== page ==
I occasionally hear people say that Montana prohibits employee noncompetes. It does not. Montana permits employee noncompetes.
It’s a reasonable mistake.
Specifically, Montana’s statute (originally enacted in 1895) provides:
Any contract by which anyone is restrained from exercising a lawful profession, trade, or business of any kind, otherwise than is provided for by 28-2-704 or 28-2-705, is to that extent void.
California’s statute provides:
Except as provided in this chapter, every contract by which anyone is restrained from engaging in a lawful profession, trade, or business of any kind is to that extent void.
Despite the similarity of the language, Montana does not follow the lead of California (or Oklahoma or North Dakota, which also have Field Code-based statutes that they interpret to ban noncompetes).
Rather, Montana permits noncompetes, so long as they do not operate as a complete restraint on an employee’s work.
One of the seminal cases in Montana is Wrigg v. Junkermier, Clark, Campanella, Stevens, P.C., 362 Mont. 496, 503-07 (Mont. 2011). That case involved a compensation-for-solicitation provision, meaning that each time the former employee solicited a prohibited customer, she needed to pay her former employer.
The language was as follows:
If this Agreement is terminated for any reason and Shareholder provides professional services in a business … in competition with JCCS the Shareholder agrees as follows:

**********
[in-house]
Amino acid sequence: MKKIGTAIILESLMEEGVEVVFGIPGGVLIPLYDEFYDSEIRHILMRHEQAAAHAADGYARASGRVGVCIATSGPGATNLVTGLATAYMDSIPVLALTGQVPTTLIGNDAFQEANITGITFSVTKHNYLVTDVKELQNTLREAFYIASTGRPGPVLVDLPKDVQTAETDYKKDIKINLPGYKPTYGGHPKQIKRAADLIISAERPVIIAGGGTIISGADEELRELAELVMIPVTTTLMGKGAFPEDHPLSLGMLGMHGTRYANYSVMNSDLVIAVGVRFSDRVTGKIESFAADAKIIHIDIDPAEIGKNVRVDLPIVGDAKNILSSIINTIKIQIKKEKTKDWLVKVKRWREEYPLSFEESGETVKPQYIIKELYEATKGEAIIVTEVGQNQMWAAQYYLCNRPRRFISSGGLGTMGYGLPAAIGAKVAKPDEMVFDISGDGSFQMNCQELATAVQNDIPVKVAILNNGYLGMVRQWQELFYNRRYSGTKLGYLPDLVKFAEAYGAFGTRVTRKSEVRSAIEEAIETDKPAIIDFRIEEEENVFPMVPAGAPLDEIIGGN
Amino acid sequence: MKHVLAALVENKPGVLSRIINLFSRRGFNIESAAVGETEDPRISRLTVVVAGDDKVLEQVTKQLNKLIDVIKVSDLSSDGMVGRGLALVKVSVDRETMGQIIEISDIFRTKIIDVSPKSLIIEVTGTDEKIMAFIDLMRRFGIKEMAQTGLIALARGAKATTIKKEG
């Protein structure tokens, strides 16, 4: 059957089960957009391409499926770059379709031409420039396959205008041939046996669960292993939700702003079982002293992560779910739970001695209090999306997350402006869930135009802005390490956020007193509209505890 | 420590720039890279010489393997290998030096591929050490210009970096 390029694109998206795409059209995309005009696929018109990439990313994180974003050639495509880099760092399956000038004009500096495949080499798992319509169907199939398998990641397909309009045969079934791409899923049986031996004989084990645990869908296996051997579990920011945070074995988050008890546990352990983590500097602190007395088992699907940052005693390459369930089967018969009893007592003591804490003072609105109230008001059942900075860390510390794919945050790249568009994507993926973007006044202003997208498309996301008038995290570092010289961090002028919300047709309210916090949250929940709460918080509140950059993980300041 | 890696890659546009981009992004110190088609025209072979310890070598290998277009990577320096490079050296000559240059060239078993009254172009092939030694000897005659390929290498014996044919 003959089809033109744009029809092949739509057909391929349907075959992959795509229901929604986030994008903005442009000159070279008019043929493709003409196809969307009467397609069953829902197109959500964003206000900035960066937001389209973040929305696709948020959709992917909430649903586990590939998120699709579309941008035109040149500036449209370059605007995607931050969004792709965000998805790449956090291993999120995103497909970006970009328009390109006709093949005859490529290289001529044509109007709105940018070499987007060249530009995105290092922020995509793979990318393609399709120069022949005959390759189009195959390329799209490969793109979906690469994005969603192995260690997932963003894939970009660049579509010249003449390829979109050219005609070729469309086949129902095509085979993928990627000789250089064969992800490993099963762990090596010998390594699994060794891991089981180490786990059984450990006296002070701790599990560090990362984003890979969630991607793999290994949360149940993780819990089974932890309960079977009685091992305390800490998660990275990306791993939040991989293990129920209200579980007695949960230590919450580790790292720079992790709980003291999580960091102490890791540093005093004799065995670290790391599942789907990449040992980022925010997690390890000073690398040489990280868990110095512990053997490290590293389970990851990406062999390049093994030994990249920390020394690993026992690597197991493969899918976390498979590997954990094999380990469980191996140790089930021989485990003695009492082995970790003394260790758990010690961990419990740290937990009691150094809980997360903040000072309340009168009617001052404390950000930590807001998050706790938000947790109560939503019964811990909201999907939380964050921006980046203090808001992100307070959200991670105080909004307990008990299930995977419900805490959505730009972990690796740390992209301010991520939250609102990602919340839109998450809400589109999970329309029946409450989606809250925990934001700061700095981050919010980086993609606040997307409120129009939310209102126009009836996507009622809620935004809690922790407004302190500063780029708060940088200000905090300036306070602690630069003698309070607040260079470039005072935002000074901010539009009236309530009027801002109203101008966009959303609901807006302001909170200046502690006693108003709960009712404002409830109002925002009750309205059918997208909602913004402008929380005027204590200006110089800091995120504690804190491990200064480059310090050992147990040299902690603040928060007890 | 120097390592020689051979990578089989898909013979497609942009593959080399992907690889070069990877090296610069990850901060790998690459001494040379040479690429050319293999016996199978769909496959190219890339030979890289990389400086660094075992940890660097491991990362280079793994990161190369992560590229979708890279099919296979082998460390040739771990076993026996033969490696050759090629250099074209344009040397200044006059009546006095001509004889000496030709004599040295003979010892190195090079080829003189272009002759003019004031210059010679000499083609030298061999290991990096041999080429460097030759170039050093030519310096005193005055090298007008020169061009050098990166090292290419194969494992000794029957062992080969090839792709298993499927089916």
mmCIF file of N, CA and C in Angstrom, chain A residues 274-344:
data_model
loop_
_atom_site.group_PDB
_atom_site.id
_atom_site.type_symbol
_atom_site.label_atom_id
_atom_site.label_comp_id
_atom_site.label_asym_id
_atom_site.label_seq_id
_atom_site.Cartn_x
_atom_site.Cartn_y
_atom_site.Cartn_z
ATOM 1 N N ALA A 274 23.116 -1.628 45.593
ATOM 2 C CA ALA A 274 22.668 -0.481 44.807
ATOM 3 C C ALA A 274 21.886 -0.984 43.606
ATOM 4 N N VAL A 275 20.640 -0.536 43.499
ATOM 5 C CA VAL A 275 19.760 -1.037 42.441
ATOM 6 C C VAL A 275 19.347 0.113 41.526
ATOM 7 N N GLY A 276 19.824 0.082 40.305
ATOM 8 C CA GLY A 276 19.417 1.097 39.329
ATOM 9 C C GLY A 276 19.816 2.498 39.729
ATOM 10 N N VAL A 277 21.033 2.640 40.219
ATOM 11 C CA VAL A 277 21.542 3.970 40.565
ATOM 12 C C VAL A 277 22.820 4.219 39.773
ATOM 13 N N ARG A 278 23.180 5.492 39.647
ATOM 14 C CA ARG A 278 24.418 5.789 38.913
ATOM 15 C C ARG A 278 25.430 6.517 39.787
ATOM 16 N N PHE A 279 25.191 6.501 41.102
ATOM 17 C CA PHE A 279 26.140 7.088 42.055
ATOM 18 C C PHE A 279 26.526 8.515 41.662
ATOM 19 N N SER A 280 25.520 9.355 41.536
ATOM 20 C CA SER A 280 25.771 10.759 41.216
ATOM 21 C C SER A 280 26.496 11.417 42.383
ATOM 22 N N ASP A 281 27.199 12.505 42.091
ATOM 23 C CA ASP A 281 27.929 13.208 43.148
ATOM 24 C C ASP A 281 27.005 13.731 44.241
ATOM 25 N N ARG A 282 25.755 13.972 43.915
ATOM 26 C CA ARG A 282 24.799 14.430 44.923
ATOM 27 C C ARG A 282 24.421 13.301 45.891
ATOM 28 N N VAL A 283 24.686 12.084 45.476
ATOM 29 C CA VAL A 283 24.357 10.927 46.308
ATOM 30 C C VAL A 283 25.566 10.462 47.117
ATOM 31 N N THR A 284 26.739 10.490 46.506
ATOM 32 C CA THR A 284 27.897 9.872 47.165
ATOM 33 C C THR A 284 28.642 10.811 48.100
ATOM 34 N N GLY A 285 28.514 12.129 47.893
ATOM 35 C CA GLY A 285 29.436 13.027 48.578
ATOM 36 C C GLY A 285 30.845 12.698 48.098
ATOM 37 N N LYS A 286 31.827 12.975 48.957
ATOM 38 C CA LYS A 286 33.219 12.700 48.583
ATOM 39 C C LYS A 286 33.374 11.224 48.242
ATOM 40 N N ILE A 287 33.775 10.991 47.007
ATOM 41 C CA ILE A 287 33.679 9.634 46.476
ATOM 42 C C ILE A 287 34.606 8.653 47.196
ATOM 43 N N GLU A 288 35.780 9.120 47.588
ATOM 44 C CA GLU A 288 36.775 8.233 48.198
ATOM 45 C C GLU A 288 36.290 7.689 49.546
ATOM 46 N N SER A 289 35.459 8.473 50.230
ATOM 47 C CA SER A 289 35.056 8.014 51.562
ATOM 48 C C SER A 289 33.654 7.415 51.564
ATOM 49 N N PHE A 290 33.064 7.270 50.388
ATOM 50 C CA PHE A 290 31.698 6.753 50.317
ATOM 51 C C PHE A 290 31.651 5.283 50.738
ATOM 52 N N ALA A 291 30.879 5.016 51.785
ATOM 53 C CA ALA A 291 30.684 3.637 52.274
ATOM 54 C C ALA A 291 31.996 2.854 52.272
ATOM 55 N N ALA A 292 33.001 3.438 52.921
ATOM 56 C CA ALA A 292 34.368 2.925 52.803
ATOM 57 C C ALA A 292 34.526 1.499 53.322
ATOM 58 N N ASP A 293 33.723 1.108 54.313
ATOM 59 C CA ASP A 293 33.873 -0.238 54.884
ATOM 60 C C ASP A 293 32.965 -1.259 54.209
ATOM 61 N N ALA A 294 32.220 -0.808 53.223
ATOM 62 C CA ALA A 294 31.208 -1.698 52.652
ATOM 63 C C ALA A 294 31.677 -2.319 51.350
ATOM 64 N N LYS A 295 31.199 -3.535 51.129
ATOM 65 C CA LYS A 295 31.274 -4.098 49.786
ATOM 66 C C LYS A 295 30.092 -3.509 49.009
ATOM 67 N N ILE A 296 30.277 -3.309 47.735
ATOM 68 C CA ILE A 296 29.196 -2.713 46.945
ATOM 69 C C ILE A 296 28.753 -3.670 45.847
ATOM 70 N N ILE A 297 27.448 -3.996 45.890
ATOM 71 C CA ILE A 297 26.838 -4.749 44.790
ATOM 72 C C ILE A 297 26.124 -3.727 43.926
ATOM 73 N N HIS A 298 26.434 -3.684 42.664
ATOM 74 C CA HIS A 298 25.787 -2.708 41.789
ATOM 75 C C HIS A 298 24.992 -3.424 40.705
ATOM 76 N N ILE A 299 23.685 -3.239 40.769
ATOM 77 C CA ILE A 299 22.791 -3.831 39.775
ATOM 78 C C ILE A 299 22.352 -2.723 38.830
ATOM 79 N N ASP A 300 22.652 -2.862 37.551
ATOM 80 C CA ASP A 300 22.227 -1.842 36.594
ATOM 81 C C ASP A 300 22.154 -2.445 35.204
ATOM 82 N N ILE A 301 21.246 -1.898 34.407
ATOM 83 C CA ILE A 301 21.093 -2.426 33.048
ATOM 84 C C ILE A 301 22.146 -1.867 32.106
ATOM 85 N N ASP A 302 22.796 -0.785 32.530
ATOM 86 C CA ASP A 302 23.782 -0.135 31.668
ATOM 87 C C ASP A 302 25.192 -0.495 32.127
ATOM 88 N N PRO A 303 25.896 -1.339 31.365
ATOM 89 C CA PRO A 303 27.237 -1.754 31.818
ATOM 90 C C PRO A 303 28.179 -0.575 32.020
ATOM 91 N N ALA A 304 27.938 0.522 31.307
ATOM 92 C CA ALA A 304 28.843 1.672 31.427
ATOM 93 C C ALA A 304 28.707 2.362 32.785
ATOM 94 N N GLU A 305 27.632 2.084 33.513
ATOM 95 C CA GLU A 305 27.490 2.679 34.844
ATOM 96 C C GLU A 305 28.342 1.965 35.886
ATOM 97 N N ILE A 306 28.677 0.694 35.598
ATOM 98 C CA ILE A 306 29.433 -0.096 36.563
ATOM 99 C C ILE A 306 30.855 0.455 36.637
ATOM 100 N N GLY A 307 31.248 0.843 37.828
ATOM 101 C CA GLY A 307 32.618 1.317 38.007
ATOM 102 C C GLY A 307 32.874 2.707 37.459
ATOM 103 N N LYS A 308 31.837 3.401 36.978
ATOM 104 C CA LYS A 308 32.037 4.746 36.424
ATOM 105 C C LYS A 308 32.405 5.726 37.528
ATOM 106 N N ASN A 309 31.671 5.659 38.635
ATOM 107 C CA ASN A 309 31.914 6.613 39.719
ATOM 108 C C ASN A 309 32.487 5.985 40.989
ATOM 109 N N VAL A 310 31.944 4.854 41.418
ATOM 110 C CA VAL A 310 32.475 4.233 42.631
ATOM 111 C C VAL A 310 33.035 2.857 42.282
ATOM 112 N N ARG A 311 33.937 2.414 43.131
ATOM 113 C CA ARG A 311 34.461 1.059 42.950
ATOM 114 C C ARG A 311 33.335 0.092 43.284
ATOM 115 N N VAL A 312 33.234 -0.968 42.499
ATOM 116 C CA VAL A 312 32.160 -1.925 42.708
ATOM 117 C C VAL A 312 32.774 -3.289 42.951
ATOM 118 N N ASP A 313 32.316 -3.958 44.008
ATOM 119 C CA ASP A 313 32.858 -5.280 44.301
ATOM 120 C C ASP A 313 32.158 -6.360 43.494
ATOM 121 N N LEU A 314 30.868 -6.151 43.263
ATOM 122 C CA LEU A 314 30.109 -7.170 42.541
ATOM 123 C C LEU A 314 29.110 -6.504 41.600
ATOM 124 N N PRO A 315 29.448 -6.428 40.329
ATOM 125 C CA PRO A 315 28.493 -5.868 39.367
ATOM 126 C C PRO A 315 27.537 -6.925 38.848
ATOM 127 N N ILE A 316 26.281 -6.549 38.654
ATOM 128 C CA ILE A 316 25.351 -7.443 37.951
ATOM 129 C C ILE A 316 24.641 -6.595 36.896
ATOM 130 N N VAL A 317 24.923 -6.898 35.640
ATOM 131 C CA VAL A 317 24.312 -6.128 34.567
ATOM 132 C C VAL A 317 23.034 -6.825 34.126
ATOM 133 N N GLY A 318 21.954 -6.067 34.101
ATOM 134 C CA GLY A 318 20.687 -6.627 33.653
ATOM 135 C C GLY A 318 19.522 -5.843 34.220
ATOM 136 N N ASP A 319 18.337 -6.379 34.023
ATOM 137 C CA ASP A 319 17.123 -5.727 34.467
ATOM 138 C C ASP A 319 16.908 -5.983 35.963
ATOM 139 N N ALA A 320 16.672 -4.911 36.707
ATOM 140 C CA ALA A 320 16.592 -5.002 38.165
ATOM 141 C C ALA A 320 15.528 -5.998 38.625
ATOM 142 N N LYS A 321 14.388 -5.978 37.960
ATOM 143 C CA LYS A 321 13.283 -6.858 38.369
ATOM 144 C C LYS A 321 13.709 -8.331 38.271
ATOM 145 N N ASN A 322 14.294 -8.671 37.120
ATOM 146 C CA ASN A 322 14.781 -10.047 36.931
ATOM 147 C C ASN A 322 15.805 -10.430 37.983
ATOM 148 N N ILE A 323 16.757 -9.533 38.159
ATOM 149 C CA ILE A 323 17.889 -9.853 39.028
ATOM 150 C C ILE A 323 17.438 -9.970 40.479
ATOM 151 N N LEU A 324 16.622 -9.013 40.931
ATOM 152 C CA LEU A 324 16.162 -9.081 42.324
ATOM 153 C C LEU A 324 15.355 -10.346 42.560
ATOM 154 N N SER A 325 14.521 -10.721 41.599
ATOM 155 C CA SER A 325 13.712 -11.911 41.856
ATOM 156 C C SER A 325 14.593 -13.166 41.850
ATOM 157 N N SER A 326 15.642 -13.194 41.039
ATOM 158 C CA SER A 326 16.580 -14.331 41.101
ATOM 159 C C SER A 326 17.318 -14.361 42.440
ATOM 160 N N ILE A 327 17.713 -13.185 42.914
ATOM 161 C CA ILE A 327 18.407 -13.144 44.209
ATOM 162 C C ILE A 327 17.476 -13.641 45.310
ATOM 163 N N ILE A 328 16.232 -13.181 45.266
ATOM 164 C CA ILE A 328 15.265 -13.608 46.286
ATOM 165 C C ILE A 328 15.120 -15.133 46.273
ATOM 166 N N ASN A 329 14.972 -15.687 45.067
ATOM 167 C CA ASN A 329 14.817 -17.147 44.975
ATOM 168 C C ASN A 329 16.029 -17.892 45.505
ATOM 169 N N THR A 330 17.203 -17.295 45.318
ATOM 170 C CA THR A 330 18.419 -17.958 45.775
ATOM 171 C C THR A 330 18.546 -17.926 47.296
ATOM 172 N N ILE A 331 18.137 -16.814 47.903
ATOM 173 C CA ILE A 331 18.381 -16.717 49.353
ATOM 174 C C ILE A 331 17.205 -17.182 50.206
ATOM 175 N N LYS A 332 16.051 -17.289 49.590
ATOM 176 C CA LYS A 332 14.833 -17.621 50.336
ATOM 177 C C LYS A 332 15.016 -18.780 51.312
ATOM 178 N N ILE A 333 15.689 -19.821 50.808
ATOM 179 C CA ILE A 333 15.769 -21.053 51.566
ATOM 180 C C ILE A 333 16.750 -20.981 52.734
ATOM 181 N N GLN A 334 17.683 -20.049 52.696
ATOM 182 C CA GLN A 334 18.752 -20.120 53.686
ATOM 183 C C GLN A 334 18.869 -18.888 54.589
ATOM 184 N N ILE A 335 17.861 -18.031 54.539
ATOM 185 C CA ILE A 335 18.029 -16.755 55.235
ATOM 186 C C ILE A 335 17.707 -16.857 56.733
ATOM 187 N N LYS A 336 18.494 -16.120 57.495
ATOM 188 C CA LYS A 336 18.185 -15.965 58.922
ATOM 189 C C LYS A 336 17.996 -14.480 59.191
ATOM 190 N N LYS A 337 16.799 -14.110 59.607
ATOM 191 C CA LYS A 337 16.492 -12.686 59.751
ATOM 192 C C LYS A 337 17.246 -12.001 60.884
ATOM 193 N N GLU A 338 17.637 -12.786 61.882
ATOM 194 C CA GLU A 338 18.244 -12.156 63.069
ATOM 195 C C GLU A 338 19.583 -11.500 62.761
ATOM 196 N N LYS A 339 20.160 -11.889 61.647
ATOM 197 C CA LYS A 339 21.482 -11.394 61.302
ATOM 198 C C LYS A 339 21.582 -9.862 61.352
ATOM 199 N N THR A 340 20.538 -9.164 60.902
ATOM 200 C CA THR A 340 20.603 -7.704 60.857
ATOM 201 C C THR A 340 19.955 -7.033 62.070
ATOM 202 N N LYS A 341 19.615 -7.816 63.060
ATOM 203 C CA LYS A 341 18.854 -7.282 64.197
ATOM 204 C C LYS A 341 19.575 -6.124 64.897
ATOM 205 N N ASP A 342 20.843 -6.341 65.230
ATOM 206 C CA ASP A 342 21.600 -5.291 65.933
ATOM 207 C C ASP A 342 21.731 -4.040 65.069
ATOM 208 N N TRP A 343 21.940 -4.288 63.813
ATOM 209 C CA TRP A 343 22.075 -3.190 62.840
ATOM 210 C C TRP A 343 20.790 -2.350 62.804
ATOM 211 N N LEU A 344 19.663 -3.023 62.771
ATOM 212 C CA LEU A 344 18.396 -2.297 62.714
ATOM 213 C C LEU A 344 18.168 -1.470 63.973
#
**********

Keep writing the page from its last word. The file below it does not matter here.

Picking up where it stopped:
To pay to JCCS an amount equal to one hundred (100%) of the gross fees billed by JCCS to a particular client over the twelve month period immediately preceding such termination, if the client was a client of JCCS within the twelve month period prior to Shareholder’s leaving JCCS’ employment … and the particular client is thereafter within one year of date of termination served by Shareholder’s partners, or any professional services organization employing the Shareholder.
The trial court determined that the restriction was enforceable. That determination was appealed to the Supreme Court of Montana, which, although the covenant was not a noncompete per se, treated it — and even referred to it — as one.
The court started with the following:
Montana law strongly disfavors covenants not to compete. As a result, we construe strictly covenants not to compete. We also read covenants in a light most favorable to the employee. We void covenants that act as a full restraint on trade and in absence of an express statutory exception.
Ultimately, the court did not address the enforceability of the covenant as written. Instead, the court determined that it was unenforceable because, when the end of an employment relationship is occasioned by the employer (as happened in that case), a noncompete will generally be unenforceable.
There was a similar sidestepping of the enforceability issue in Access Organics, Inc. v. Hernandez, 341 Mont. 73, 175 P.3d 899 (2008) — a case cited by Wrigg that involved a “true” noncompete.
In Access Organics, the covenant provided as follows:
For good consideration and as an inducement for Access Organics (the Company) to employ Andy Hernandez, the undersigned Employee hereby agrees not to directly or indirectly compete with the business of the Company and it successors and assigns during the period of employment and for a period of two years following termination of employment . . . .
As in Wrigg, the trial court enforced the noncompete.
On appeal, the Supreme Court of Montana concluded that the agreement — a so-called “afterthought agreement” (because it was entered into after employment began) — was unsupported by any new consideration (i.e., nothing beyond continued employment) and was therefore unenforceable under Montana law for failure of consideration. Accordingly, the Montana Supreme Court did not reach the question of whether such an unbounded noncompete would have violated Montana noncompete law.
Since those cases, similar types of restrictions have been enforced in Montana.